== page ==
Hundreds of comic strips have been published in newspapers. The majority are terrible, and almost all the rest are mediocre. There have been maybe four or five good comic strips in the history of the world. So saying that Calvin and Hobbes is the best comic strip ever doesn’t really hold a lot of weight.
Calvin and Hobbes ran from 1985 to 1995. Bill Watterson drew thousands of strips, and while I wish like hell that he would come back and draw more, it’s probably best to reflect and be thankful for what he’s done.
Calvin and Hobbes came at a time when the comics medium needed it the most; almost everyone before Watterson attempted to copy the success of Peanuts by imitating the deceptively simple style and focusing on the funny animals like Snoopy that would bring in the money. Unfortunately, comic creators missed the mark on the aspects of Schulz’s strip that actually should have been followed, mainly the philosophical themes and the down-to-earthiness. As a result, comics once again became gag-a-day strips rather than an artistic medium, and there was a shift from children characters to teenagers and adults.Watterson reminded us that newspaper comics don’t have to be bland, crude drawings, funny animals can have deeper personalities and insights in life, and that it was still possible for a strip to successfully explore philosophical themes without feeling tacked on. And yes, comics about children can still be great.
It was so successful that even Charles M. Schulz gave his approval in a foreword to one of the book collections.Calvin is a bratty, precocious 6-year-old who lives in a slightly different, more exciting reality than everybody around him, full of alien visitors, dinosaurs, and parental cooking so awful that occasionally it tries to eat him. Hobbes is his best friend; to Calvin, he’s a walking, talking tiger. Surprisingly, to everyone else he’s not only an inanimate plush toy, but looks different when he’s immobile than he does when he’s alive, despite the fact that in Real Life there are lifelike stuffed animals that look nothing like their real counterpart.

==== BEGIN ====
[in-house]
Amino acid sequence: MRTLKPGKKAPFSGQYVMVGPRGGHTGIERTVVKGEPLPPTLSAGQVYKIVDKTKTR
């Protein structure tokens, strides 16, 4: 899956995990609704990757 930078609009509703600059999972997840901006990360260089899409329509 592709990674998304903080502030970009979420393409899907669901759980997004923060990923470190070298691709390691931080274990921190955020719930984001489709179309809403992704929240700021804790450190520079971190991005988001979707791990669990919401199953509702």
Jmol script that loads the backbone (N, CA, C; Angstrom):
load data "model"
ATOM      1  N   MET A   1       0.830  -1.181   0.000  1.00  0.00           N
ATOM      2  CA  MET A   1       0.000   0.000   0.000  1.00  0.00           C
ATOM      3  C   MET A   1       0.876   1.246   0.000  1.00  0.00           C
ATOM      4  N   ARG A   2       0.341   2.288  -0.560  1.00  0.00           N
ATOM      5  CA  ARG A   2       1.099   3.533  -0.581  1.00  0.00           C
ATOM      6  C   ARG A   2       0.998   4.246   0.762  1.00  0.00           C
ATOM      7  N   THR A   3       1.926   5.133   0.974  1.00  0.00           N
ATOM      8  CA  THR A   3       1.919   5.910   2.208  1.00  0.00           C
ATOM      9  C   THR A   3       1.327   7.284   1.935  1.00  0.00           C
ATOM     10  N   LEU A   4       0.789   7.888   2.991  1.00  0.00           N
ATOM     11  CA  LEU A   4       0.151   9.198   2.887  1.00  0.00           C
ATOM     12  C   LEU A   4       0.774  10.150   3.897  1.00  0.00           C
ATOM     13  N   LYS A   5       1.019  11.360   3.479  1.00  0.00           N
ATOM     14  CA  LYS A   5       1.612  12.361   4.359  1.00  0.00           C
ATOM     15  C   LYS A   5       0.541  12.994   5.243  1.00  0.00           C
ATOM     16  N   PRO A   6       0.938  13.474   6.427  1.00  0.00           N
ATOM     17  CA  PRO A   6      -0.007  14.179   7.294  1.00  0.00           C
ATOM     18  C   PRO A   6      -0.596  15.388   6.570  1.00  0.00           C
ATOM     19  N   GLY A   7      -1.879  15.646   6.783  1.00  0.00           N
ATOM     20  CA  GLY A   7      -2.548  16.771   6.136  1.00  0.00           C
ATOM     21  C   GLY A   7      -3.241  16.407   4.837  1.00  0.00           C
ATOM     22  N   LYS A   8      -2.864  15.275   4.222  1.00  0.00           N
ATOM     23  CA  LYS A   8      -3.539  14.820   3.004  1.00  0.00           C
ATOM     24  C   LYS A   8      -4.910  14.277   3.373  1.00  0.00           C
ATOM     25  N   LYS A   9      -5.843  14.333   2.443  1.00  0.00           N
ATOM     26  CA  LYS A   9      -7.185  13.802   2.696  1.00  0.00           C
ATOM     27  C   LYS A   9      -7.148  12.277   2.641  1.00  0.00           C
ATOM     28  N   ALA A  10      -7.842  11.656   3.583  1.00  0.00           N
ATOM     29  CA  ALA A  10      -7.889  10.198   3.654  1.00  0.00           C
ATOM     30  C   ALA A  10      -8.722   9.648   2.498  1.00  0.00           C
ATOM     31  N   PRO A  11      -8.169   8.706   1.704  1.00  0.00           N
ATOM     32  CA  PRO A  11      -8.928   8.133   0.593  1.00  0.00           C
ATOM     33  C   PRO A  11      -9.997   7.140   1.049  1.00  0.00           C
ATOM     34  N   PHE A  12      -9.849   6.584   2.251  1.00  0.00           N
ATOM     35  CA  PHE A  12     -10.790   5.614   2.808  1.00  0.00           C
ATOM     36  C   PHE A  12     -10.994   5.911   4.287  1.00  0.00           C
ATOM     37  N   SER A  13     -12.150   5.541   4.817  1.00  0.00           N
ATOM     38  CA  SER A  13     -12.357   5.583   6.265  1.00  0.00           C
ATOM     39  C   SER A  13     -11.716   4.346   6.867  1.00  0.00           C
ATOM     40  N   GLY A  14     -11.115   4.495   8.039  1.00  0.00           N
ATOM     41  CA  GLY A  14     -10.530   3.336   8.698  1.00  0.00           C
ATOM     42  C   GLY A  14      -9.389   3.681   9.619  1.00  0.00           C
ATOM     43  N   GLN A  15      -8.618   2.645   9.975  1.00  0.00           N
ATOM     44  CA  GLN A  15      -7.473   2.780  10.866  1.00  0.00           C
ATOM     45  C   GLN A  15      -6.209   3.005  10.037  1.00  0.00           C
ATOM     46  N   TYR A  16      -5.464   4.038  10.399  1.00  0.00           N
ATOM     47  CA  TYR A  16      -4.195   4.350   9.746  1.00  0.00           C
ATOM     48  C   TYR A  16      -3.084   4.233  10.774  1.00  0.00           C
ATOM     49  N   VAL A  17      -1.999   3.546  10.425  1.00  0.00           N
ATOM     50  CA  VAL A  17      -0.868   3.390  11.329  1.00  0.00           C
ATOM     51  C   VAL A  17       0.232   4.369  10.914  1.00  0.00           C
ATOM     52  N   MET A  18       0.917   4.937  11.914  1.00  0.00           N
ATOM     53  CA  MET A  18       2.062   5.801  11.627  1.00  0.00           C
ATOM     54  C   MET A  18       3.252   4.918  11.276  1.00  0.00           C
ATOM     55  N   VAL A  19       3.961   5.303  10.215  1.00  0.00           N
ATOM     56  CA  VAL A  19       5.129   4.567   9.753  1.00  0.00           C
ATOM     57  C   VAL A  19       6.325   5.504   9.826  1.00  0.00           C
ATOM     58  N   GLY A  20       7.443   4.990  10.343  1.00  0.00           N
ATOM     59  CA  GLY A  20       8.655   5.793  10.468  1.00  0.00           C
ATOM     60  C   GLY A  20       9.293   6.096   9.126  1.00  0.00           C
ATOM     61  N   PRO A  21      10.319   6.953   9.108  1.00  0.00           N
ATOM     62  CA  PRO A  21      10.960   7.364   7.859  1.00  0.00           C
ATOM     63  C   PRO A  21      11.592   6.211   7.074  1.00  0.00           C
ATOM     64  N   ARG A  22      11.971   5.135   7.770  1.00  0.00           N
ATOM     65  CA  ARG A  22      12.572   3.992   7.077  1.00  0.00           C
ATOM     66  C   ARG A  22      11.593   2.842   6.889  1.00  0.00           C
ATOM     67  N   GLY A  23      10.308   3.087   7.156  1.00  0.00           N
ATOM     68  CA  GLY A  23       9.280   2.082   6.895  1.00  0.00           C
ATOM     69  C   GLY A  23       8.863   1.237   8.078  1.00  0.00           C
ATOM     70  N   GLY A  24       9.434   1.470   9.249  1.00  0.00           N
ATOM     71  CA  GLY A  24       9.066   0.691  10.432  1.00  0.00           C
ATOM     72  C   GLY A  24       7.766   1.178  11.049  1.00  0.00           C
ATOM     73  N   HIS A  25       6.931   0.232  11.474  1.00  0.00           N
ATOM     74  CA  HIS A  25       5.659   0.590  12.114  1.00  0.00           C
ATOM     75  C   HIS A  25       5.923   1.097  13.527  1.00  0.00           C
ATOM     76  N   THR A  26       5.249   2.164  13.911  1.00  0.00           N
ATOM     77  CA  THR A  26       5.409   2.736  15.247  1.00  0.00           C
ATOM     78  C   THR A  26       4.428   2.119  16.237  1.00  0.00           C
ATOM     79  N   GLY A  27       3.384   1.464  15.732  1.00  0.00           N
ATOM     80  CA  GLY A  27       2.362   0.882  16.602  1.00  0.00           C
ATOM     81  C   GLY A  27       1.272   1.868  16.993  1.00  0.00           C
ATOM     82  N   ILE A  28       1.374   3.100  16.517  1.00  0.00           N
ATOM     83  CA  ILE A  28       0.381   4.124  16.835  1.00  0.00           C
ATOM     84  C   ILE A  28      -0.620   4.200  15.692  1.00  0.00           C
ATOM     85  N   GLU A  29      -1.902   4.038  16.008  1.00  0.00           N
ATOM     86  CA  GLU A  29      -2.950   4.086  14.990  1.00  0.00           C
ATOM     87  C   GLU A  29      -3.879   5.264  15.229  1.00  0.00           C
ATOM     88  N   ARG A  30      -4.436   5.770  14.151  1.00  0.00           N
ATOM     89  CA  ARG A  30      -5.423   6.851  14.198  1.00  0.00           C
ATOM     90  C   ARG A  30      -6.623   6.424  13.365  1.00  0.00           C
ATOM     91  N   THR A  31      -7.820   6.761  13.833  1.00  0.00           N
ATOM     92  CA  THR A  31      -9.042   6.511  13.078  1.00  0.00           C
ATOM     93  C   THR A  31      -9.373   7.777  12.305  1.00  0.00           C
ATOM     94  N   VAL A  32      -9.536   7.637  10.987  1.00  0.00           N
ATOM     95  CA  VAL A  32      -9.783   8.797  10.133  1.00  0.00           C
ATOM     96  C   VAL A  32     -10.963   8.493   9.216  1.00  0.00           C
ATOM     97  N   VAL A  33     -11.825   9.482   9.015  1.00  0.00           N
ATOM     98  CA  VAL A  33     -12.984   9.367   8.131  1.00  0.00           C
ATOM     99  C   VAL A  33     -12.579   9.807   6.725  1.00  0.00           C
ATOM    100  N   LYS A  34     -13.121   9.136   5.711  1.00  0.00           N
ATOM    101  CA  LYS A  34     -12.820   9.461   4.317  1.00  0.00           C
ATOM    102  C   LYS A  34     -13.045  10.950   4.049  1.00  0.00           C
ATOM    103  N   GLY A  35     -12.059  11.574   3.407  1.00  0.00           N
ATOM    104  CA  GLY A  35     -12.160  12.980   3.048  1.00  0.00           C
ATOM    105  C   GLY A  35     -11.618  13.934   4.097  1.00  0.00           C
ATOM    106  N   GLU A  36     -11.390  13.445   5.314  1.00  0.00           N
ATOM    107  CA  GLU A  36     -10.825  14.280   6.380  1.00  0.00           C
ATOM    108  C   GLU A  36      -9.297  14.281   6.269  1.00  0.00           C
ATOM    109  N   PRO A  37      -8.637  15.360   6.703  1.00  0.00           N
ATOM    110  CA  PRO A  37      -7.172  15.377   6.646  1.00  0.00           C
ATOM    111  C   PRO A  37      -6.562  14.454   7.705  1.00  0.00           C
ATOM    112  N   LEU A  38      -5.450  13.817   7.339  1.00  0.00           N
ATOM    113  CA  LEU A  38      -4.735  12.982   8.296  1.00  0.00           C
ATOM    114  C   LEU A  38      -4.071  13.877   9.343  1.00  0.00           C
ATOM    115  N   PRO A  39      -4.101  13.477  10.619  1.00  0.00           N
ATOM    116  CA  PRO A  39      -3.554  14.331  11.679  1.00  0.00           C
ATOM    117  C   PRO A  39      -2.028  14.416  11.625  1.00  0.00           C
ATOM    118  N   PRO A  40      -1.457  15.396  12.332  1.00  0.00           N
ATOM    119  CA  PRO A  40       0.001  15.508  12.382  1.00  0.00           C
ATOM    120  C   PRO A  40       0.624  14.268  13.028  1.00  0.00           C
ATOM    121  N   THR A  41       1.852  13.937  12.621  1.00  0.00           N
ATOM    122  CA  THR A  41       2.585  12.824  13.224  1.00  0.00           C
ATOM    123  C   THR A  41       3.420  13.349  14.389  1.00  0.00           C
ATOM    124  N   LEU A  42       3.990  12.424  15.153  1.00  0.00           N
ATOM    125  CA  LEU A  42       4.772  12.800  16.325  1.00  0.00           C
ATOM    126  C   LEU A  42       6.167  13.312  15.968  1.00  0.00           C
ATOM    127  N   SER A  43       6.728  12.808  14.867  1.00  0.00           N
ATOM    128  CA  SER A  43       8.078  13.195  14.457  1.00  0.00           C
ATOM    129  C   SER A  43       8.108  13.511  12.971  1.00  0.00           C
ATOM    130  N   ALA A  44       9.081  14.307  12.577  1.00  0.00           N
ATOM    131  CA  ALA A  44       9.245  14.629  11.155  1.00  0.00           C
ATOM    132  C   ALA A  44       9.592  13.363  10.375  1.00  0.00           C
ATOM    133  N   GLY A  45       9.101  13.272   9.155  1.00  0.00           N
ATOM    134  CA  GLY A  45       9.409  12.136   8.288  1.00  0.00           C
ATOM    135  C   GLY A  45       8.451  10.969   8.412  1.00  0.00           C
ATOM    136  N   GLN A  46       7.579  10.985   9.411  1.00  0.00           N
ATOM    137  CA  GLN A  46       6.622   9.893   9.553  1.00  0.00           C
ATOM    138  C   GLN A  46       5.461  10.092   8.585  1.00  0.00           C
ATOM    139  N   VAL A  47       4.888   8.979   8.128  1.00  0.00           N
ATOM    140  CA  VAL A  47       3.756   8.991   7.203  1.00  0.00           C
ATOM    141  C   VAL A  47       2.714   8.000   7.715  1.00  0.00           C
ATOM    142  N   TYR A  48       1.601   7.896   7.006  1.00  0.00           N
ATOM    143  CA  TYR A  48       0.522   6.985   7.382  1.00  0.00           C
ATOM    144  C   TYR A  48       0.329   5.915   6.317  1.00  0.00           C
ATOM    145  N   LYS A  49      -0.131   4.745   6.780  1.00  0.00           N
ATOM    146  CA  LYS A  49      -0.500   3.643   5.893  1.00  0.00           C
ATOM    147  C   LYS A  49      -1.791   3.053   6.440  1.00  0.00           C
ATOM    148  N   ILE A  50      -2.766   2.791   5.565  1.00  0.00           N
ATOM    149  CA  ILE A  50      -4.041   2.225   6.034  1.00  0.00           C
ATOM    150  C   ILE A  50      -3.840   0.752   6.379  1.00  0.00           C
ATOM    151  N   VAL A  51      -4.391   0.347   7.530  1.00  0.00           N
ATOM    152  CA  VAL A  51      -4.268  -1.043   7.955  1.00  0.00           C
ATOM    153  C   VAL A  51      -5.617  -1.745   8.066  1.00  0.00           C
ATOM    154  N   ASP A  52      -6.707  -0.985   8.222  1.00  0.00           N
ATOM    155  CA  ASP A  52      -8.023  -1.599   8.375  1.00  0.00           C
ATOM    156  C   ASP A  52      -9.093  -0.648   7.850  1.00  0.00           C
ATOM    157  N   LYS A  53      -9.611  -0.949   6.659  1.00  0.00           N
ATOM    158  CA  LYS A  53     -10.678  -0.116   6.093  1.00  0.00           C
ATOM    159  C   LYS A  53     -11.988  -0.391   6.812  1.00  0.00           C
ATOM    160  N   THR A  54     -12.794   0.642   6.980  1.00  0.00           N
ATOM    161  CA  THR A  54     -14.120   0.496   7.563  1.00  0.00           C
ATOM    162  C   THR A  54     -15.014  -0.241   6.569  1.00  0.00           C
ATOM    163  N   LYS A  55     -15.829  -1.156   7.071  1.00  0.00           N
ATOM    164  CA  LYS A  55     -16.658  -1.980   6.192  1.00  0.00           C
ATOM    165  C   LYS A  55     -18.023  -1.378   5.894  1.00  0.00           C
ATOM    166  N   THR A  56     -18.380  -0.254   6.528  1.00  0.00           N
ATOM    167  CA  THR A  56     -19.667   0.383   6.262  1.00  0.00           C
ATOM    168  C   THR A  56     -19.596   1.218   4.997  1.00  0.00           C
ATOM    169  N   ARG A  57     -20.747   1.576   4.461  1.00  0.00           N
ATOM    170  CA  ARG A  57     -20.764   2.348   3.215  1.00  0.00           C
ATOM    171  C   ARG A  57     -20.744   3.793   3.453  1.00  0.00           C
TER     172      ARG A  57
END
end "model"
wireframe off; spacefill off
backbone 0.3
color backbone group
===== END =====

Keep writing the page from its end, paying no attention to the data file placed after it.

As if Calvin’s life wasn’t exciting enough, he also often imagines himself to be someone more glamorous, like sci-fi adventurerSpaceman Spiff, world-weary private eye Tracer Bullet, Super Hero Stupendous Man, or a Tyrannosaurus rex. Calvin’s non-dinosaur-and-alien-related moments are often much more philosophical than a six-year-old generally appears, and Watterson directly acknowledges this in several anthologies and interviews. To Watterson, Calvin is a tool to subtly mock the modern age in its myriad forms — Calvin creates snowmen that resemble pretentious postmodern art sculptures, rails against the modern world’s hyper-commercialized state while indulging in it like the worst six-year-old, and occasionally questions the justification for humanity’s continuing existence while gazing at a piece of trash carelessly discarded in the woods.
At the same time, Calvin perfectly portrays the realistic child genius- one moment casually articulating concepts he won’t cover in vocabulary tests until high school, the next throwing a temper tantrum because they’re out of his favorite cereal. One of the most important (or perhaps that should be least important) parts of the strip is that the reality of Hobbes’ dual nature and the many adventures and misadventures he and Calvin share is frequently left ambiguous. Watterson has described the matter as being a non-question: This is not a strip about a young Reality Warper going on magical adventures with a stuffed animal that comes to life when no one else is looking, nor is it as simple as a boy with a stuffed tiger and an overactive imagination. This is a strip about the world seen through Calvin’s eyes.
Calvin and Hobbes has not been created in many years, but it is still as fresh today as it was back in the 1980’s. That is the genius of the cartoon’s creator. Watterson drew the comic in a way that made Calvin seem real. Since Hobbes was real to Calvin, he was also real to us. To Calvin, Hobbes is a real tiger, a cardboard box is a cloning device, a wagon driven off a ramp can fly to Mars, and mutant snowmen can stage a rebellion against their creator. And that is all that matters.